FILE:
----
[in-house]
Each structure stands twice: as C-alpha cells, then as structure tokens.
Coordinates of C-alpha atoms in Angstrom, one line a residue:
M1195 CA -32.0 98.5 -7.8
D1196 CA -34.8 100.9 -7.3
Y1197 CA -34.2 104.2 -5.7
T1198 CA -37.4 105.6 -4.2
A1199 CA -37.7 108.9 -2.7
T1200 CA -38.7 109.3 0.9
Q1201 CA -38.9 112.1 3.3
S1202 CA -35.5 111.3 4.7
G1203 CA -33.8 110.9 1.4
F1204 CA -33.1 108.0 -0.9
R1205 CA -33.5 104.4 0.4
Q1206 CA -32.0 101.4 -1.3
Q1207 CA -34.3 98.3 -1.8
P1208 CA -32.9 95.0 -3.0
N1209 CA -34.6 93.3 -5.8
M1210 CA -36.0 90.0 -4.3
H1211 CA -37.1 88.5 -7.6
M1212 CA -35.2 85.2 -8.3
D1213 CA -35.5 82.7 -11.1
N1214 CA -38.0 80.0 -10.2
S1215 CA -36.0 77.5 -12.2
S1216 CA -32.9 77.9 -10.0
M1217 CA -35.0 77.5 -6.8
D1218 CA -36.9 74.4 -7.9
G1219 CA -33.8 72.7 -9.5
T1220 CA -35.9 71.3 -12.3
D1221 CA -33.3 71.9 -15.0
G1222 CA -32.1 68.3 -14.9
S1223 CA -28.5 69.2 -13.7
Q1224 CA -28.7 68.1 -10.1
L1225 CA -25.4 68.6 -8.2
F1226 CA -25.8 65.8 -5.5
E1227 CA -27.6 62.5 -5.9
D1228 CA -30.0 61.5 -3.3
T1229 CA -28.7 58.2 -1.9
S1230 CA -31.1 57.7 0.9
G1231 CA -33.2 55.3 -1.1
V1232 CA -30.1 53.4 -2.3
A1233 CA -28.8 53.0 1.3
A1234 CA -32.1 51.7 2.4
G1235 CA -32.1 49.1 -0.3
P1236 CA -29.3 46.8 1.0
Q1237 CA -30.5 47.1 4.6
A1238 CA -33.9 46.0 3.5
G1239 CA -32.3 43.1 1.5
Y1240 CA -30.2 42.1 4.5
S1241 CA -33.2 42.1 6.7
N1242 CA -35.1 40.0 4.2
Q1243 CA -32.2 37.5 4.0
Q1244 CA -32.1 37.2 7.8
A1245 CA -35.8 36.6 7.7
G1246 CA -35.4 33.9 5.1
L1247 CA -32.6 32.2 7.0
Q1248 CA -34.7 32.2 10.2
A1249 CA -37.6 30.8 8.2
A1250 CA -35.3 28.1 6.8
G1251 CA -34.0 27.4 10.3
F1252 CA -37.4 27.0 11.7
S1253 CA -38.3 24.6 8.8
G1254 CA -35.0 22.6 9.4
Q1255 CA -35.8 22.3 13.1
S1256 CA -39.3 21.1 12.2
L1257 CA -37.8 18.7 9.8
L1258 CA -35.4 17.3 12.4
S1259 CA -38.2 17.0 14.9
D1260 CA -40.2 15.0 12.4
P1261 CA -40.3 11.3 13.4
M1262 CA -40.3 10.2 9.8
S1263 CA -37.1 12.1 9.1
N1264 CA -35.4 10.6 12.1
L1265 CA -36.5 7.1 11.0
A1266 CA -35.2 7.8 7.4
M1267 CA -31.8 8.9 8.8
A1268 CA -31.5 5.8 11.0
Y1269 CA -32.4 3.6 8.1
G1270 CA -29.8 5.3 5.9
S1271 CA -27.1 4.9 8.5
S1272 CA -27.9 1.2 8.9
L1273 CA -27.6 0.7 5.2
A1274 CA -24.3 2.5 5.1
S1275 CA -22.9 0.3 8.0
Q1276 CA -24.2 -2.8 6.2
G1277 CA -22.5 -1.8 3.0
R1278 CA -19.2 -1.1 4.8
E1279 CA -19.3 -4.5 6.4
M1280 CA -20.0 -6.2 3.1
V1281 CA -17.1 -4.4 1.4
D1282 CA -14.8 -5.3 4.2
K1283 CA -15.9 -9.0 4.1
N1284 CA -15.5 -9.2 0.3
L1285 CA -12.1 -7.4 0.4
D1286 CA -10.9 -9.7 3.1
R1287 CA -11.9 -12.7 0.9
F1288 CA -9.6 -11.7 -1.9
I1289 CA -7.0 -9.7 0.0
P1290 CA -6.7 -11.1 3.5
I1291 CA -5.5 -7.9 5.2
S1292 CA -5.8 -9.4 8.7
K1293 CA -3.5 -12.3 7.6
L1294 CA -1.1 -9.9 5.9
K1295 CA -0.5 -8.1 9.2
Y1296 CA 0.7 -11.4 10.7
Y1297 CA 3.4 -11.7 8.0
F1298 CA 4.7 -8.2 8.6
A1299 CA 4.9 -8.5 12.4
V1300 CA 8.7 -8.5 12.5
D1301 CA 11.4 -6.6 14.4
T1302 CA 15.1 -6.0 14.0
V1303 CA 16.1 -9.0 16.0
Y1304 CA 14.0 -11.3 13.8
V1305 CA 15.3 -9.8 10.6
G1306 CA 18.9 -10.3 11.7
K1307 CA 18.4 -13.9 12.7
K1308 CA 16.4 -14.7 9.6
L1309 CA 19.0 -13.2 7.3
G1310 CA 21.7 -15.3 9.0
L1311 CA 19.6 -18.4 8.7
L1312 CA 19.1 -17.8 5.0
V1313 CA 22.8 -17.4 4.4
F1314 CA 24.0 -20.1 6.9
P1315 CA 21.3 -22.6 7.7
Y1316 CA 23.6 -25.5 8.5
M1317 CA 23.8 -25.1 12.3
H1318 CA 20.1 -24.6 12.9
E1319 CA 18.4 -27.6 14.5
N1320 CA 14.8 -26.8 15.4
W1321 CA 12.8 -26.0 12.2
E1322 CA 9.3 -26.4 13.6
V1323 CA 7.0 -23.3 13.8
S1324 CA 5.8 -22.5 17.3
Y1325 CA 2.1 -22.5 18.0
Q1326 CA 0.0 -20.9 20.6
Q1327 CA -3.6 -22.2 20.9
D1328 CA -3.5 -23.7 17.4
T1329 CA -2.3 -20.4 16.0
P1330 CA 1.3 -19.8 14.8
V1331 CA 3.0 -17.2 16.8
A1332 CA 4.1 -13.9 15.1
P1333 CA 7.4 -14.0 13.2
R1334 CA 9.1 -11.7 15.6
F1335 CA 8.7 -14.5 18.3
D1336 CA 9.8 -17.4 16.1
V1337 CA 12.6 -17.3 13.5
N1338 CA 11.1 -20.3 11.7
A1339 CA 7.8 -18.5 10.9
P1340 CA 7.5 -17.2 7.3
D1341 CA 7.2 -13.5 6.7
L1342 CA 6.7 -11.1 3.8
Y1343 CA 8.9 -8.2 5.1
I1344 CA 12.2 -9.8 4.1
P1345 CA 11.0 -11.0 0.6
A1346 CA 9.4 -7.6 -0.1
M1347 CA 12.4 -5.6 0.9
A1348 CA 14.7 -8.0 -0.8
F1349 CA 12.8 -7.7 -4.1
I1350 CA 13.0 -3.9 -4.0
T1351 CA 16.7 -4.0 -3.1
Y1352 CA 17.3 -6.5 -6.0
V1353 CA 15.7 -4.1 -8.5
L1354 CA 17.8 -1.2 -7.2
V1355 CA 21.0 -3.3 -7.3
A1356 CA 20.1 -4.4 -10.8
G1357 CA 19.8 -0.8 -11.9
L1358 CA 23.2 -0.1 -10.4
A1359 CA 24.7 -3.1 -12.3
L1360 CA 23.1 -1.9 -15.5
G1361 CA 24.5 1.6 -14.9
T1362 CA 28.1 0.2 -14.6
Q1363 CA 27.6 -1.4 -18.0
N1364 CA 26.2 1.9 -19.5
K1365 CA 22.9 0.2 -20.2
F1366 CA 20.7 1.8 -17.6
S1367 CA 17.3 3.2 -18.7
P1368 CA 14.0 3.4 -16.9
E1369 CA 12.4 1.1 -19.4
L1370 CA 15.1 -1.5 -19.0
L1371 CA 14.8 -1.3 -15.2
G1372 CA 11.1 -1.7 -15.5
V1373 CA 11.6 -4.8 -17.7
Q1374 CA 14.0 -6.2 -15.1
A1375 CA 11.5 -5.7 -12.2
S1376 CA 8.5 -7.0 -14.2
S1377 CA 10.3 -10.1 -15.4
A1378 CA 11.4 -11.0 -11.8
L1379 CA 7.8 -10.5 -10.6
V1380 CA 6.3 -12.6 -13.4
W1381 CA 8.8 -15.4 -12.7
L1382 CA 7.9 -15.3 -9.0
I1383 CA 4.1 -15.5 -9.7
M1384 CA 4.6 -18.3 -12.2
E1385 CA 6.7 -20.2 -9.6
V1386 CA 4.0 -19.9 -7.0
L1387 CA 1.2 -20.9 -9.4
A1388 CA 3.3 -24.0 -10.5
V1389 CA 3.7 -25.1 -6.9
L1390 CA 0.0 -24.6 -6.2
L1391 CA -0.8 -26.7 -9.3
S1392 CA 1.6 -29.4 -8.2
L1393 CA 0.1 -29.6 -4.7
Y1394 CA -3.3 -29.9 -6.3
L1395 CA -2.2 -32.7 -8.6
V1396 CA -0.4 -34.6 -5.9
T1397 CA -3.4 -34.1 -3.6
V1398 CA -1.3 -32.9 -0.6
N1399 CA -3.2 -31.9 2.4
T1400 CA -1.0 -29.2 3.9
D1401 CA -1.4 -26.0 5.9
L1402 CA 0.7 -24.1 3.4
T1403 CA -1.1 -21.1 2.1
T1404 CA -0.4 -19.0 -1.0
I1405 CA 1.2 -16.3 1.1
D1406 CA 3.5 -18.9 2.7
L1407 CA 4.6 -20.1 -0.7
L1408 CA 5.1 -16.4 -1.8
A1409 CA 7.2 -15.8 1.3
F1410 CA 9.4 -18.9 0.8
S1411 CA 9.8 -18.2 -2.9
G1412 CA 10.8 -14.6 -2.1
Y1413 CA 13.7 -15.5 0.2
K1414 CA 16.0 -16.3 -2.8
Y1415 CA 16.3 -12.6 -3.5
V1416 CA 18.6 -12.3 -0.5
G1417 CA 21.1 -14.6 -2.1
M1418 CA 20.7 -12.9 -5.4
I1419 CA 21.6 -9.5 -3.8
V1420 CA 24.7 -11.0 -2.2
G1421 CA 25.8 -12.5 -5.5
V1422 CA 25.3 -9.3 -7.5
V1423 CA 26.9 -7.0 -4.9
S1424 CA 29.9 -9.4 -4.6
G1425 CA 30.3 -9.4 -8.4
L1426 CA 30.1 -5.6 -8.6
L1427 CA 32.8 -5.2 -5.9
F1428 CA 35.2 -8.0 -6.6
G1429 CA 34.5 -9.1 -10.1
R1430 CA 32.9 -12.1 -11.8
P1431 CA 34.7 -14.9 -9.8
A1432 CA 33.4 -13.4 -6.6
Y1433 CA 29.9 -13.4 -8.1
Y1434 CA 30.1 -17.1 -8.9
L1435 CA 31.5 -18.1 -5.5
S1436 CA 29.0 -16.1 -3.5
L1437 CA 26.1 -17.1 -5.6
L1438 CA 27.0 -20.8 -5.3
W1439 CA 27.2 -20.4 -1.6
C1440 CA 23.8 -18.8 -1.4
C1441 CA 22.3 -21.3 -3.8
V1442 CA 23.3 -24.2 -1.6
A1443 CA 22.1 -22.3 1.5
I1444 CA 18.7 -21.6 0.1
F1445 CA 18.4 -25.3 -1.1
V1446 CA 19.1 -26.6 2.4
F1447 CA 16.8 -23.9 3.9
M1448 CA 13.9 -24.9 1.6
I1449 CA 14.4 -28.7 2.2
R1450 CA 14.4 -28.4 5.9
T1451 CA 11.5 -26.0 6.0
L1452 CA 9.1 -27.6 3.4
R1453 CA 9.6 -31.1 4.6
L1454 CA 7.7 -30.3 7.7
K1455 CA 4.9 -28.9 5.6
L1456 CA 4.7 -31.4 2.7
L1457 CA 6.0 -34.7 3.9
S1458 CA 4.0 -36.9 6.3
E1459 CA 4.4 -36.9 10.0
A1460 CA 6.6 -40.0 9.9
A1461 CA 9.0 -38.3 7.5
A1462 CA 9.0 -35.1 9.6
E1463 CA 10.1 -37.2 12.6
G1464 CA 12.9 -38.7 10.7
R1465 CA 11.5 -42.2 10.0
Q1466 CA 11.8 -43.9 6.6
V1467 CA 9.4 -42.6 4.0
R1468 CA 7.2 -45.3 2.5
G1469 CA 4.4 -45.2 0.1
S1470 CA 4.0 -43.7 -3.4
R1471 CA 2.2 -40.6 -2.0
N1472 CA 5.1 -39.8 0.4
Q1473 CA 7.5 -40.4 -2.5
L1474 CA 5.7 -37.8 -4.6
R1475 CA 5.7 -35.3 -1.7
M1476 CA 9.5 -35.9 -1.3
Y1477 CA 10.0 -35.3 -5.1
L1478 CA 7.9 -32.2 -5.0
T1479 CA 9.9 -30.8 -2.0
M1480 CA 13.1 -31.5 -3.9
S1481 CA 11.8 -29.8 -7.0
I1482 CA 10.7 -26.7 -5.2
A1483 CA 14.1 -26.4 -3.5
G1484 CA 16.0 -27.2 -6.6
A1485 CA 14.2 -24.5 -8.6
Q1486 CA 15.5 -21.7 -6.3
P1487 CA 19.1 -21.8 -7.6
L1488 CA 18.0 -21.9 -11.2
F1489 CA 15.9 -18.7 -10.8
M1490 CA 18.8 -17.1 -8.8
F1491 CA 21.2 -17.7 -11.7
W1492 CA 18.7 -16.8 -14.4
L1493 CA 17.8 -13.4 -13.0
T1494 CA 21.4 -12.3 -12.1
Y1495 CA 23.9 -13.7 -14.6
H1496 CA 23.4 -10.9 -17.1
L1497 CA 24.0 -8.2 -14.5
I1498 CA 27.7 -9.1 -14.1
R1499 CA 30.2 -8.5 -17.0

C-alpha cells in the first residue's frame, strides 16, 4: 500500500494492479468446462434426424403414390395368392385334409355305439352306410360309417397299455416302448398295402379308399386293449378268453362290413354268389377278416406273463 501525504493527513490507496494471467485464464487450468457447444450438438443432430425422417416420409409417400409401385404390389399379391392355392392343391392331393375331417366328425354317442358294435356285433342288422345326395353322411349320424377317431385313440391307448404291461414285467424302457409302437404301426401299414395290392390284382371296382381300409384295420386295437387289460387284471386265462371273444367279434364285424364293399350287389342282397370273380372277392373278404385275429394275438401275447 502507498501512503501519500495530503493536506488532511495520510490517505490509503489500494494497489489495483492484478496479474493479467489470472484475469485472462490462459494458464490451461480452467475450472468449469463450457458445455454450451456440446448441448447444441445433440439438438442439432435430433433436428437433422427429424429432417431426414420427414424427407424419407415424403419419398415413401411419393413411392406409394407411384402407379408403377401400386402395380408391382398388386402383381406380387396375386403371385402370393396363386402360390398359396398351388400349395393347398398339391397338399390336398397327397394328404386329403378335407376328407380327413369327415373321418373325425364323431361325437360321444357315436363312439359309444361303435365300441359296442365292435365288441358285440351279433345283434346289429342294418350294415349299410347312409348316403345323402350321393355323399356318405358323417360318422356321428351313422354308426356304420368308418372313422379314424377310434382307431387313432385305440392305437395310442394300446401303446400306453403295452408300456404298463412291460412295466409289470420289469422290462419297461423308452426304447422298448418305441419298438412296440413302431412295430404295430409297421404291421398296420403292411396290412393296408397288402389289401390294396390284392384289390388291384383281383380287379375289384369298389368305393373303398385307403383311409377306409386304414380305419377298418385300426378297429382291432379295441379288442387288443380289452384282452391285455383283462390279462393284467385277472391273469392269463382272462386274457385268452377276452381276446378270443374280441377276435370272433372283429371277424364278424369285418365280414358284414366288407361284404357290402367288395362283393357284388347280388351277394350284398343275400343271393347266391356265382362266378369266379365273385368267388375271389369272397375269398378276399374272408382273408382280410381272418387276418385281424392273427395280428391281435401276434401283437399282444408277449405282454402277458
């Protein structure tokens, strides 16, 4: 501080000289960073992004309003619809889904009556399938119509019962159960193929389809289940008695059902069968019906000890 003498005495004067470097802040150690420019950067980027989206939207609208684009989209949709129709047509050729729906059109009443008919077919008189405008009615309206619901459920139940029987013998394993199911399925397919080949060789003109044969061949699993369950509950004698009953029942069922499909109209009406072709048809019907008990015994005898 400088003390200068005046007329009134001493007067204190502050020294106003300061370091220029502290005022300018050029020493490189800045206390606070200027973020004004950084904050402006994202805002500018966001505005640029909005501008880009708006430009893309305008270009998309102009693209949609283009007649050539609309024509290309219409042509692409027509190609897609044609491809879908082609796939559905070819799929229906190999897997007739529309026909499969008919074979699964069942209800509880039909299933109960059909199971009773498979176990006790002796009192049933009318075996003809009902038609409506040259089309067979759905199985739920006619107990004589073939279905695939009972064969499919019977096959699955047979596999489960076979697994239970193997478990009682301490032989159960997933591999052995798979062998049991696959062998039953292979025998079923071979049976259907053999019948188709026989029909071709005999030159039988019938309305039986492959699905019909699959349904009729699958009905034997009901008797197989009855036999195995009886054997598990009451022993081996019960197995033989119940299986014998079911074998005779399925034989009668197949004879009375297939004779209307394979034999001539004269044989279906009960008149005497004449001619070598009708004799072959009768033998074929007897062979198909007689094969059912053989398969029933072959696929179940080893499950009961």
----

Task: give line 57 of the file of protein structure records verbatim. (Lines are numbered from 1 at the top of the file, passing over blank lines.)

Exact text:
Q1248 CA -34.7 32.2 10.2